Purpose: Age-related macular degeneration (AMD) is the most common cause of aging-related blindness in the developing world. Although medications can slow progressive wet AMD, currently, no drugs to treat dry-AMD are available. We use a systems or in silico biology analysis to identify chemicals and drugs approved by the Food and Drug Administration for other indications that can be used to treat and prevent AMD. Methods: We queried National Center for Biotechnology Information to identify genes associated with AMD, wet AMD, dry AMD, intermediate AMD, and geographic atrophy to date. We combined genes from various AMD subtypes to reflect distinct stages of disease. Enrichment analysis using the ToppGene platform predicted molecules that can influence AMD genes. Compounds without clinical indications or with deleterious effects were manually filtered. Results: We identified several drug/chemical classes that can affect multiple genes involved in AMD. The drugs predicted from this analysis include antidiabetics, lipid-lowering agents, and antioxidants, which could theoretically be repurposed for AMD. Metformin was identified as the drug with the strongest association with wet AMD genes and is among the top candidates in all dry AMD subtypes. Curcumin, statins, and antiox-idants are also among the top drugs correlating with AMD-risk genes. Conclusions: We use a systematic computational process to discover potential therapeutic targets for AMD. Our systematic and unbiased approach can be used to guide targeted preclinical/clinical studies for AMD and other ocular diseases. Translational Relevance: Advanced bioinformatics models identify novel chemicals and approved drug candidates that can be efficacious for different subtypes of AMD.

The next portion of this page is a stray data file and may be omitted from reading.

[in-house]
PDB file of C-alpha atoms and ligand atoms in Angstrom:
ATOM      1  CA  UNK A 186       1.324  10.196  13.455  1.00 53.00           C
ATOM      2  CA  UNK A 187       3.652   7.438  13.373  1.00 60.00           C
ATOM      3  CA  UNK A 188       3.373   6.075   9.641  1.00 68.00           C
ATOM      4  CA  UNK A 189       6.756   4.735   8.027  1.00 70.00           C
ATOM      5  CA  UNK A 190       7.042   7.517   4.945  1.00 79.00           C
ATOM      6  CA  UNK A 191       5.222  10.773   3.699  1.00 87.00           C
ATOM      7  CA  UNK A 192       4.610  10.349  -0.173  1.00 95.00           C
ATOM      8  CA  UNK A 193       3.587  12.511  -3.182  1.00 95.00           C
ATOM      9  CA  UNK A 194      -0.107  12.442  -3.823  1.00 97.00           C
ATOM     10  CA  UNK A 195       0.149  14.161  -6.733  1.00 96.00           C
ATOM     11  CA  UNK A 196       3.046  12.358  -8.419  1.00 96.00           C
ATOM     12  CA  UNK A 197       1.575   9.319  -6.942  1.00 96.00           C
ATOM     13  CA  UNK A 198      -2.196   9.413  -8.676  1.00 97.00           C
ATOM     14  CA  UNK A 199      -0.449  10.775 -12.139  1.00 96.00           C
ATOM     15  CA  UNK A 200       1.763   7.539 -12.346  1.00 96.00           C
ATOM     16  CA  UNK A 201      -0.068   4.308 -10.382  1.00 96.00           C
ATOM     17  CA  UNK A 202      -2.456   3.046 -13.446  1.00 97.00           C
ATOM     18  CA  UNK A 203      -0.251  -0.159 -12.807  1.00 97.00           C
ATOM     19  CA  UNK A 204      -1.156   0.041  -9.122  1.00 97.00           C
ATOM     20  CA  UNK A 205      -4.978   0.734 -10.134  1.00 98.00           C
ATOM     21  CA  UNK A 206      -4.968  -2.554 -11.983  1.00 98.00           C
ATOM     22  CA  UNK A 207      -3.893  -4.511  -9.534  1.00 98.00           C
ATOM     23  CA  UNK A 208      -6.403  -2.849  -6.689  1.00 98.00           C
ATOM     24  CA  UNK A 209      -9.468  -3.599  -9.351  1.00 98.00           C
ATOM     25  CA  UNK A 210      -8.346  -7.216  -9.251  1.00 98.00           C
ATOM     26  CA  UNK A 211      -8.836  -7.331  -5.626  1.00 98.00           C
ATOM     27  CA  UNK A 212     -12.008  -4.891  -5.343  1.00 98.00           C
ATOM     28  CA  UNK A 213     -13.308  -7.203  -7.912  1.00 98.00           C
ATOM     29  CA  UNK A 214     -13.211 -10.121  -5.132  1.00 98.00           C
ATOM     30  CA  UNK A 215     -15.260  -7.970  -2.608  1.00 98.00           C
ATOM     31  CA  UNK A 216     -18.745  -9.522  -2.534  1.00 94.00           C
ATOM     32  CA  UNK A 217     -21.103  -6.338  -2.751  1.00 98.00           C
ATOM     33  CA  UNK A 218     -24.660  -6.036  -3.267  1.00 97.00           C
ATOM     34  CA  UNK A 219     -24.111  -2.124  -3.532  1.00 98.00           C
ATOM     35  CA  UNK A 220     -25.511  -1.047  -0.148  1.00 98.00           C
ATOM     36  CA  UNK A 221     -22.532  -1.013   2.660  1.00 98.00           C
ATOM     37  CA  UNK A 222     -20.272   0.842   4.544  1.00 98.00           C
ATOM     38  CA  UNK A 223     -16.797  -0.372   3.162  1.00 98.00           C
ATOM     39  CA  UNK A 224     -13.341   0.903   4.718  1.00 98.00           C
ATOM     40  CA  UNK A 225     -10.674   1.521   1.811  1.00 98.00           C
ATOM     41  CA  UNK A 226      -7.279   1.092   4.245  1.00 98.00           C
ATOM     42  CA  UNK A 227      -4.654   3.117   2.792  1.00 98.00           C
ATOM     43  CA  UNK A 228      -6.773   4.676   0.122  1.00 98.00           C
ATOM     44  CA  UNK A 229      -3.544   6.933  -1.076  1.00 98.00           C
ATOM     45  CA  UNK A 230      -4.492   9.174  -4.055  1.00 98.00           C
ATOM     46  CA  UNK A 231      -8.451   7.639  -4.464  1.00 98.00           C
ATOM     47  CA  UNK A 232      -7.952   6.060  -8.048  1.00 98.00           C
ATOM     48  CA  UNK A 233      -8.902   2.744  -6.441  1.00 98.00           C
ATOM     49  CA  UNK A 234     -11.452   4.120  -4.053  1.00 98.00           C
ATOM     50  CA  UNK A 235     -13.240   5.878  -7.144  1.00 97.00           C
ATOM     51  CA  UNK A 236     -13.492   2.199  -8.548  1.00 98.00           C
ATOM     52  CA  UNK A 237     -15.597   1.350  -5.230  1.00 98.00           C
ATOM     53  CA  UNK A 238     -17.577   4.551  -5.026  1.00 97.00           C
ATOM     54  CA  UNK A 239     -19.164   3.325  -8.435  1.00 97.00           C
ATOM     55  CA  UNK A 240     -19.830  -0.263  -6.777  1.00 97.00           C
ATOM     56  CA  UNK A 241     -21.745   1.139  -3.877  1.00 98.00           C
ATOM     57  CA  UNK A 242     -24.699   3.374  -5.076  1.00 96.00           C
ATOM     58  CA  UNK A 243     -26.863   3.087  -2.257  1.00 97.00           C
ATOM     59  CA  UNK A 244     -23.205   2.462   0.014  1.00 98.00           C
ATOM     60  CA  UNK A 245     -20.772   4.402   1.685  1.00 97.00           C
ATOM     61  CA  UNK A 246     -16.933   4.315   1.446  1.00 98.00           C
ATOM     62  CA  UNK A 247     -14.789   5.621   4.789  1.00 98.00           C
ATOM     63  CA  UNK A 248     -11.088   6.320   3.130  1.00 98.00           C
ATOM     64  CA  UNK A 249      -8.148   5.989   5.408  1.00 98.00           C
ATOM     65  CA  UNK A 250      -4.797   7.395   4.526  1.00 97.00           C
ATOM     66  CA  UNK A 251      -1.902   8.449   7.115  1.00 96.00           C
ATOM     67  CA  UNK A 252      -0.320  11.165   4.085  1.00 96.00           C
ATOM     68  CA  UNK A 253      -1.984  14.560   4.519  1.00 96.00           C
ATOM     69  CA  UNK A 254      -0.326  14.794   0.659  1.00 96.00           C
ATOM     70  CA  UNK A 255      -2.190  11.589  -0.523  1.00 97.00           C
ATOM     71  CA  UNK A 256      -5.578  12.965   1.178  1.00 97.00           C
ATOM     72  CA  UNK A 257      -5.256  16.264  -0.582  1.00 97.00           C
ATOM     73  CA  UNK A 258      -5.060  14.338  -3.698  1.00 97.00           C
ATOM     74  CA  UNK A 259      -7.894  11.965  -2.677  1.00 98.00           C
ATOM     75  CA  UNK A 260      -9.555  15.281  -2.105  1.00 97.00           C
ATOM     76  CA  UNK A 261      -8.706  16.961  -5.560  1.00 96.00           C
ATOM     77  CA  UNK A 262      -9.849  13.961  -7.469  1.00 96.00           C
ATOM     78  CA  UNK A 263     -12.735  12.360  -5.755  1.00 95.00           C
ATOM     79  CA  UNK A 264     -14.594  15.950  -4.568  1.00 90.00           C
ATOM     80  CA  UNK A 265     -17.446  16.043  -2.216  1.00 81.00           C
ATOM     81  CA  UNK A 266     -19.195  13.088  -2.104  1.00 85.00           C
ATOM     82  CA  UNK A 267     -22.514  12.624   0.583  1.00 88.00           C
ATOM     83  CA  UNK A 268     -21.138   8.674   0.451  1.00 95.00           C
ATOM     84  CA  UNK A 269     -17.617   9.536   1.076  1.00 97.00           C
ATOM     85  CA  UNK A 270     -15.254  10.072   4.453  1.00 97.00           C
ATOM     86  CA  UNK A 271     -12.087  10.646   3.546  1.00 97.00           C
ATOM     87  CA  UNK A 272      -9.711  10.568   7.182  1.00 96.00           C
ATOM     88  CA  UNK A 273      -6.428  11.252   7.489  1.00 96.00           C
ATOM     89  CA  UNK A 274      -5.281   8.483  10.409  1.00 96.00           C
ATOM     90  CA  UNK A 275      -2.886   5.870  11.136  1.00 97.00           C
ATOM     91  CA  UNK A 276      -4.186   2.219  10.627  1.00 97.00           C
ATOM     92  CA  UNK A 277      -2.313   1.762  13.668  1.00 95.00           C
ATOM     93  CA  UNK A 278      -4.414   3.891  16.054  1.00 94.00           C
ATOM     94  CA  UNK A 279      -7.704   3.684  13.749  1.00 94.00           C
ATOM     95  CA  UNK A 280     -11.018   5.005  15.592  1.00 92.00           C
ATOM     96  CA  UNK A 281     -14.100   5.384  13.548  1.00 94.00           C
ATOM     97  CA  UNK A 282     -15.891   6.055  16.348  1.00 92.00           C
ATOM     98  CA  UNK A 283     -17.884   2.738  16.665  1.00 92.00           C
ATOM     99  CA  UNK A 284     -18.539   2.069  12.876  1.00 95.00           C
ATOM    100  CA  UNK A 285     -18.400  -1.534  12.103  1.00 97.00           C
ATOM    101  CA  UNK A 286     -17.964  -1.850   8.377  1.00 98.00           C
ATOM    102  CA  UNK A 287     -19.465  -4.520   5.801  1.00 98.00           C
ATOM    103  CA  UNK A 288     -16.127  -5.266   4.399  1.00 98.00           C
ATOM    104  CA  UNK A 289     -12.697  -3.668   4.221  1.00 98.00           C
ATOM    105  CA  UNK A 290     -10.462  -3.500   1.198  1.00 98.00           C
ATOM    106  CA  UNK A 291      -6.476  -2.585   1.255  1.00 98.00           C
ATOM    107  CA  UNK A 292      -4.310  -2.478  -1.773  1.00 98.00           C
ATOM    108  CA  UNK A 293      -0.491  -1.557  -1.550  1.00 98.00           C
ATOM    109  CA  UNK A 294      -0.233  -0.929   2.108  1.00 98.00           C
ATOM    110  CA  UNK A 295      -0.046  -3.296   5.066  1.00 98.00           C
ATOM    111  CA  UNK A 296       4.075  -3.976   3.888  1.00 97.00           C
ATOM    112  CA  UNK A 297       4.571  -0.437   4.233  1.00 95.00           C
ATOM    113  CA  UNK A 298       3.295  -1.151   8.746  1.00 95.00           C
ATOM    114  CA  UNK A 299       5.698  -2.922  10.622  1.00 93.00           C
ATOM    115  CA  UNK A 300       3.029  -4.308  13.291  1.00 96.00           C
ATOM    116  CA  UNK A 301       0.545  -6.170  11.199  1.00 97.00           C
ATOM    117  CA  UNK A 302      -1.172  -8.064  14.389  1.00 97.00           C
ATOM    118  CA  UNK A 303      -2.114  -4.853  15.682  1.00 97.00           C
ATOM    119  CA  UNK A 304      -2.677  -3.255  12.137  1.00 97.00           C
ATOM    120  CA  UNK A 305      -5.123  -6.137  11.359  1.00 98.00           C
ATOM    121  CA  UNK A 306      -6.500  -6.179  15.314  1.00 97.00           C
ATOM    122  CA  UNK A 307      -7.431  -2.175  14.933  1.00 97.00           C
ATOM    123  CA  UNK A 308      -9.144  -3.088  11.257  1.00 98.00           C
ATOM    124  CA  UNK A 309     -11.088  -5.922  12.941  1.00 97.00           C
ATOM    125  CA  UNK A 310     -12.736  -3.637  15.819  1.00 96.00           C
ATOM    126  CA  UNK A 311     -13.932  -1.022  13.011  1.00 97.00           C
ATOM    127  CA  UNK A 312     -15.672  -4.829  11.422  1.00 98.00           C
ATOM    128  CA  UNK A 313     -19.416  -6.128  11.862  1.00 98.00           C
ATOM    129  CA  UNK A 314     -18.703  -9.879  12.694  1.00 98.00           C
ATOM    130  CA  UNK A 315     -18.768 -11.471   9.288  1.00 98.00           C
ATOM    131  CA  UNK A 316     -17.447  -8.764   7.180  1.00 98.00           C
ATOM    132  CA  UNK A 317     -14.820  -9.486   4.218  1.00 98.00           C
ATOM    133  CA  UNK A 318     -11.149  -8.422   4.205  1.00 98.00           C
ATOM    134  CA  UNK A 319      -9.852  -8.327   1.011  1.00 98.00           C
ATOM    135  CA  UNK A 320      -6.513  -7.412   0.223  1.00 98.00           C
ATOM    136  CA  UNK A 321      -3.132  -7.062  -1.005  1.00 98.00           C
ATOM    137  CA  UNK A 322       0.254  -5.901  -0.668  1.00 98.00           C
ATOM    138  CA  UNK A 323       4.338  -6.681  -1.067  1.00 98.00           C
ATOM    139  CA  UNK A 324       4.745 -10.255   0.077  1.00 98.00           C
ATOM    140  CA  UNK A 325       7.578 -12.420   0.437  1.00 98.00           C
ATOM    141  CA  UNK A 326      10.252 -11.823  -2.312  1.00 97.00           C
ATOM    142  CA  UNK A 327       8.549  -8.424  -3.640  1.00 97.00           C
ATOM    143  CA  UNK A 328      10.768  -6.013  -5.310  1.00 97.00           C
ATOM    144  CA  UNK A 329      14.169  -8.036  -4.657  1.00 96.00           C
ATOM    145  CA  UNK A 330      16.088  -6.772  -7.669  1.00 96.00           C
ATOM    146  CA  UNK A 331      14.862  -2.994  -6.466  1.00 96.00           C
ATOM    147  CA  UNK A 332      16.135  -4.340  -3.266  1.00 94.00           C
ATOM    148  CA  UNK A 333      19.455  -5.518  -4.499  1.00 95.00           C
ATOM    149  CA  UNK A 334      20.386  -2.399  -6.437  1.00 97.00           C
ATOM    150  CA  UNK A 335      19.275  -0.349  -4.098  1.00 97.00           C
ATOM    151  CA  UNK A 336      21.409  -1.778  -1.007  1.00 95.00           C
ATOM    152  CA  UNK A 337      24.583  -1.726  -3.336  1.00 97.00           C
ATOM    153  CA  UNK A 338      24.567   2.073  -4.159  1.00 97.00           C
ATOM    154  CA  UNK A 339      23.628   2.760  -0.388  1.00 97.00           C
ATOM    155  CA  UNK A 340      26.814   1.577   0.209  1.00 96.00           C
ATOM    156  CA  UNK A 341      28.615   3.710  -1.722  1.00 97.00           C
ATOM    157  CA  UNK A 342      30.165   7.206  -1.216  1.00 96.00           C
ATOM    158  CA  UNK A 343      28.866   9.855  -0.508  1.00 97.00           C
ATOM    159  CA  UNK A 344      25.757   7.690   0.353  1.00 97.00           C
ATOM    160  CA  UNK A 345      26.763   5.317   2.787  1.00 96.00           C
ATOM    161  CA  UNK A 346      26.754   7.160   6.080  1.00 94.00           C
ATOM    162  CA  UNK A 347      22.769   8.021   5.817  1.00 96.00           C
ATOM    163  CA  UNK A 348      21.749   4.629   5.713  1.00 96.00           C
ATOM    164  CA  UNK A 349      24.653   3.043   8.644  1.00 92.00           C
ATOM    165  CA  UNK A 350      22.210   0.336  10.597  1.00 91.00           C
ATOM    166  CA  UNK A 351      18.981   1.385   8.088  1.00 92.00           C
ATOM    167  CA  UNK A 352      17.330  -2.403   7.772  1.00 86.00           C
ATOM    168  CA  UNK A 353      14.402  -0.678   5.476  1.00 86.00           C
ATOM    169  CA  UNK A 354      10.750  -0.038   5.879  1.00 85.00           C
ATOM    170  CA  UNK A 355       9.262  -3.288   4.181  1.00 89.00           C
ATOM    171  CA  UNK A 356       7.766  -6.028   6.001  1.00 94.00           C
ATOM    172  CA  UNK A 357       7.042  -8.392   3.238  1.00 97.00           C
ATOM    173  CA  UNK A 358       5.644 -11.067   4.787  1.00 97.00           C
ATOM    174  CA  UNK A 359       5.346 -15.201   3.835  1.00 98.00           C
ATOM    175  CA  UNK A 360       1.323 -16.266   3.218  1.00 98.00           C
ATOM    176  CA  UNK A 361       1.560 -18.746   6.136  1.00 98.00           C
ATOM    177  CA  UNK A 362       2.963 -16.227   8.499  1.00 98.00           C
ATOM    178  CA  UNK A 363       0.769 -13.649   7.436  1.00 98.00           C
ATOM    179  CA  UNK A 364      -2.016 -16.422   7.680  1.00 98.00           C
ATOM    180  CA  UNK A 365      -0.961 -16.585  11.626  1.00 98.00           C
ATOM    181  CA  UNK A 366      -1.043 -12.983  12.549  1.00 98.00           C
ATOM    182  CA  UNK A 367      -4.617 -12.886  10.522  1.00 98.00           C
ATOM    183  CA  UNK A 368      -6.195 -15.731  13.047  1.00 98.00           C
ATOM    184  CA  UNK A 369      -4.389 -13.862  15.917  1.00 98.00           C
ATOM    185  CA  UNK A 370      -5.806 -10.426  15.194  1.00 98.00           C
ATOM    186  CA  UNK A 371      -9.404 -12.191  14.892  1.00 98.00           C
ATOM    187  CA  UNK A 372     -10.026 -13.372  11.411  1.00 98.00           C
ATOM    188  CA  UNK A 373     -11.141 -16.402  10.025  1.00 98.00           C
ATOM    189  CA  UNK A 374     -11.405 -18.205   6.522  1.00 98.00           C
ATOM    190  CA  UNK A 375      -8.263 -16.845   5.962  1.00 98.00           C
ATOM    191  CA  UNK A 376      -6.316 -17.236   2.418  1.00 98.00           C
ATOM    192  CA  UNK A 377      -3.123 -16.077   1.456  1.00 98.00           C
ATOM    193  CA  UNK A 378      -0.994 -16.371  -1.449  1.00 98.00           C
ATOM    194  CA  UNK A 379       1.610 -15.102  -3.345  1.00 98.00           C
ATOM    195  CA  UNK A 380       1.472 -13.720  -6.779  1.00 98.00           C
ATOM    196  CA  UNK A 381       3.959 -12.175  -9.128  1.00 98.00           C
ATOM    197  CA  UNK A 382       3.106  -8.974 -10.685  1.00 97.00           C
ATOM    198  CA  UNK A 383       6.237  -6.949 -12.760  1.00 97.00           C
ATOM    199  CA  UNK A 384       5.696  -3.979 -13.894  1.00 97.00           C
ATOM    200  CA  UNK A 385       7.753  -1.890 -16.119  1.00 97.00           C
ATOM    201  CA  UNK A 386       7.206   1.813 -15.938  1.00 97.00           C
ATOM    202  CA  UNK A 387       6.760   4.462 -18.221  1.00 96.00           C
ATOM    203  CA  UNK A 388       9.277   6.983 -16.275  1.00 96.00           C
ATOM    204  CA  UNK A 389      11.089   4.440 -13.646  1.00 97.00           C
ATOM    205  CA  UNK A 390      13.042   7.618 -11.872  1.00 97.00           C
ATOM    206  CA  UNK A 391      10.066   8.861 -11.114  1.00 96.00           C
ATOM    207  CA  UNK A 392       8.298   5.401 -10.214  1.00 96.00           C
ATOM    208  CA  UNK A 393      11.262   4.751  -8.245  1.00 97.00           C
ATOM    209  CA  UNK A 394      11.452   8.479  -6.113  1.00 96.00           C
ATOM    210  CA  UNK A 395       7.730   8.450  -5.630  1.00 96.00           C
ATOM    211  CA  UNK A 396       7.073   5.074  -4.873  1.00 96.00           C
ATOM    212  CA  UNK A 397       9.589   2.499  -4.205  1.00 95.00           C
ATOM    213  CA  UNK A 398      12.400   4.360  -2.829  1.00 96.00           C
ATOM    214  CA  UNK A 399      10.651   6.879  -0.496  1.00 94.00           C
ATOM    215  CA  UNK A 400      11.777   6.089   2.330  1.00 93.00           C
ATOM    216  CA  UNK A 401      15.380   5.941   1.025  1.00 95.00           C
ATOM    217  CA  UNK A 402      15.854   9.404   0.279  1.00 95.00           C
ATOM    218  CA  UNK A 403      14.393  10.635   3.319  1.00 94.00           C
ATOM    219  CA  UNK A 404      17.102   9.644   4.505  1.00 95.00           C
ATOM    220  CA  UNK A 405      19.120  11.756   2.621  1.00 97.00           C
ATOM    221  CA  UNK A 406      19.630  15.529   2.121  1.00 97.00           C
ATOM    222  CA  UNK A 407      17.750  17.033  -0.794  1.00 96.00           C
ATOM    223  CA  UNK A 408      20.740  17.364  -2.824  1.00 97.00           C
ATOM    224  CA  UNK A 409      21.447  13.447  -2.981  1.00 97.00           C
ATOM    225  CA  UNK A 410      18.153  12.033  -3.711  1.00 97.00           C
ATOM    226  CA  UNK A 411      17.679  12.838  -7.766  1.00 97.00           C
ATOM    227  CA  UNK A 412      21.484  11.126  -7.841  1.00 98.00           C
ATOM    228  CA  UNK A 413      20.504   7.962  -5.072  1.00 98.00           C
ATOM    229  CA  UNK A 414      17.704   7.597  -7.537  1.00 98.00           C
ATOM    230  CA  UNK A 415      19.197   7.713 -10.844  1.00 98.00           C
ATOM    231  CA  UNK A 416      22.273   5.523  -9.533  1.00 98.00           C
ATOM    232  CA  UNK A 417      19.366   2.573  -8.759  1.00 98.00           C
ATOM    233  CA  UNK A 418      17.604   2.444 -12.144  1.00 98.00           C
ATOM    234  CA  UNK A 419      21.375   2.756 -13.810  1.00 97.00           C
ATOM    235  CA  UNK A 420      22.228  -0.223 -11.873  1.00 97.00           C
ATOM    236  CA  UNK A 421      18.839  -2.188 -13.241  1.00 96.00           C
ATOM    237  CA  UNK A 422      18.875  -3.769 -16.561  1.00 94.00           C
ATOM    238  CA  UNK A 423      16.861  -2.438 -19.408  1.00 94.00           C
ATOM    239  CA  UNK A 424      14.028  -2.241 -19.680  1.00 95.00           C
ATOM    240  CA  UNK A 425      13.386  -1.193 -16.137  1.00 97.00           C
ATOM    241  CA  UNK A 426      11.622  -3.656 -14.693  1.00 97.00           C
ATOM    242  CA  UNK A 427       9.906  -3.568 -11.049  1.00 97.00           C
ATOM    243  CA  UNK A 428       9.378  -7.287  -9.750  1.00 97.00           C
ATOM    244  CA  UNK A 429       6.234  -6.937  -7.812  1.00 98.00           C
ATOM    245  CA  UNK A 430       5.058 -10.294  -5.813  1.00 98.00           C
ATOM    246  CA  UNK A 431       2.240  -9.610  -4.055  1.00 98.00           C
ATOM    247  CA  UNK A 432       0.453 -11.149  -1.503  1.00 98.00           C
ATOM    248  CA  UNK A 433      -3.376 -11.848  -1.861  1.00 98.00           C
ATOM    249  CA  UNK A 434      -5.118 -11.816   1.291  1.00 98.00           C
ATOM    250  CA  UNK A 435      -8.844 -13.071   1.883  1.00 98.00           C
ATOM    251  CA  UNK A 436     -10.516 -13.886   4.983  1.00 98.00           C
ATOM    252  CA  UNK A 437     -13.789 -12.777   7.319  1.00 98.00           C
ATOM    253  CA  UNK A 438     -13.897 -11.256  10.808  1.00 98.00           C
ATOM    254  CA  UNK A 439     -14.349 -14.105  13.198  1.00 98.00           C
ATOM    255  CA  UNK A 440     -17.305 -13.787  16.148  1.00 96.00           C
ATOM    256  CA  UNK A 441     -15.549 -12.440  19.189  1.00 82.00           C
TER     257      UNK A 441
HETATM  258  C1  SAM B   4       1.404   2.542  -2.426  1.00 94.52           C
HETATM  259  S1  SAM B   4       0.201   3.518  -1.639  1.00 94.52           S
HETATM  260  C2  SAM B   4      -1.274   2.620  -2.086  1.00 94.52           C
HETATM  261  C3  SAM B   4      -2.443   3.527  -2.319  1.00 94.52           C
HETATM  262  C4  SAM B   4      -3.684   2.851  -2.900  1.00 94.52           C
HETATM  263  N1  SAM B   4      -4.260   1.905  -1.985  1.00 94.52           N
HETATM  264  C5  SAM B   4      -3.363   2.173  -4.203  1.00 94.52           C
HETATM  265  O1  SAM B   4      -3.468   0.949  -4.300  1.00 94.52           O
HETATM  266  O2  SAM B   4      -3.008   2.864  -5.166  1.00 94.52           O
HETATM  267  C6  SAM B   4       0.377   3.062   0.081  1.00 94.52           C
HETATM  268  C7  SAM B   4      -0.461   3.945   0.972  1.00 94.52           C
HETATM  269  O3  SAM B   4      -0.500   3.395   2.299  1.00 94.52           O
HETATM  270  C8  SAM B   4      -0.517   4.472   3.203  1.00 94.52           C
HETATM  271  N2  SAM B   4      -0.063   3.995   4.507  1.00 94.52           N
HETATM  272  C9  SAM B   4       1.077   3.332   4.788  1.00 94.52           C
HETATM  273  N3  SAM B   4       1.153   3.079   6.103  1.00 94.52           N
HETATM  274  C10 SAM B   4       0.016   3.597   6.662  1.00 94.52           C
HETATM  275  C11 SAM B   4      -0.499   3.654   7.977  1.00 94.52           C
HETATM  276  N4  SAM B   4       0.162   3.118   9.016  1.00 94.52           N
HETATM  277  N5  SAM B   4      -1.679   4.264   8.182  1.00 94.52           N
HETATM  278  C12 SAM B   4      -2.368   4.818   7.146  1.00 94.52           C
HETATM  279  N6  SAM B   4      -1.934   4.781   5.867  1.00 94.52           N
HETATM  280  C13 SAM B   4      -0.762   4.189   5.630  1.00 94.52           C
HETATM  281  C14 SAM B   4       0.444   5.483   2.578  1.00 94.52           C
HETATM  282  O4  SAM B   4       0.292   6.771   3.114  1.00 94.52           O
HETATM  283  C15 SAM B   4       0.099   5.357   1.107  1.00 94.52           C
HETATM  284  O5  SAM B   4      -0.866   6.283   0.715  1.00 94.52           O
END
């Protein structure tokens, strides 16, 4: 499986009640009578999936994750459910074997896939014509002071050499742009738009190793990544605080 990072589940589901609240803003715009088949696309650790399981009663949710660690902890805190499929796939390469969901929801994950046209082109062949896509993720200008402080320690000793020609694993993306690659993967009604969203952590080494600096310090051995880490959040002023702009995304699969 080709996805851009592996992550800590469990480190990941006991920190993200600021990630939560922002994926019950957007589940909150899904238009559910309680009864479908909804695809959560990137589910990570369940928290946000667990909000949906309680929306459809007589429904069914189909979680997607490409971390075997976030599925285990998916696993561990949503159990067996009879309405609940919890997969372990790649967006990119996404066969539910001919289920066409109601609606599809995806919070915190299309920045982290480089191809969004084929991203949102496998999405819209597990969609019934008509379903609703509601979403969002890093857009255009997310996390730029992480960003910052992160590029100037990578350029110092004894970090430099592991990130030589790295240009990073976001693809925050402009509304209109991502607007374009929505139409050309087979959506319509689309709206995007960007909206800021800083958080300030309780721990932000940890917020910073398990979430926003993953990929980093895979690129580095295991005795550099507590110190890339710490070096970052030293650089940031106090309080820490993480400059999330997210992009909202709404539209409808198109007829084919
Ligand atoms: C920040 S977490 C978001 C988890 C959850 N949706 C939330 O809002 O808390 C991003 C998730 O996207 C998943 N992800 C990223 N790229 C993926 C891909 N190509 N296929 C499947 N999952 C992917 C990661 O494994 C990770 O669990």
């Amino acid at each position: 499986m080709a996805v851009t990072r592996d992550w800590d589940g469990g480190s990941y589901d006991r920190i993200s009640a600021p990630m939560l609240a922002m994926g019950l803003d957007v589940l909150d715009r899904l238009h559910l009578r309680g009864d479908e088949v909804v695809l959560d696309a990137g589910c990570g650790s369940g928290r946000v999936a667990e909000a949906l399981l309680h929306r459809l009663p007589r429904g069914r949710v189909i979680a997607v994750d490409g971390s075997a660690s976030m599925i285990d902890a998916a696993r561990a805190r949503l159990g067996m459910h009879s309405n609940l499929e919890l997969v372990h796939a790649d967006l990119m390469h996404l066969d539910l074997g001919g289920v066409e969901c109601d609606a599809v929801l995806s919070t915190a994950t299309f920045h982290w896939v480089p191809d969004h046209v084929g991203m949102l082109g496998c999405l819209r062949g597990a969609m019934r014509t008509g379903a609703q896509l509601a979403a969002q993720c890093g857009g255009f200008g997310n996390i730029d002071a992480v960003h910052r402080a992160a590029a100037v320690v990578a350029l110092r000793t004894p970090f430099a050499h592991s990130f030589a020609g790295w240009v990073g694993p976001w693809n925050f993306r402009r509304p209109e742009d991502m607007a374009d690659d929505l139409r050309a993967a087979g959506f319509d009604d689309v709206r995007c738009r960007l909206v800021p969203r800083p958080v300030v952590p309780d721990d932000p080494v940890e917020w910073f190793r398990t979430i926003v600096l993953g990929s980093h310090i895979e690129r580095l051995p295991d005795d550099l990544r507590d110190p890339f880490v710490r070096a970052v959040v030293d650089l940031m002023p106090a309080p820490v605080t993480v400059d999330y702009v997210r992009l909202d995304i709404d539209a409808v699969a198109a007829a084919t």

- age-related macular degeneration
- drug discovery
ASJC Scopus subject areas
- Biomedical Engineering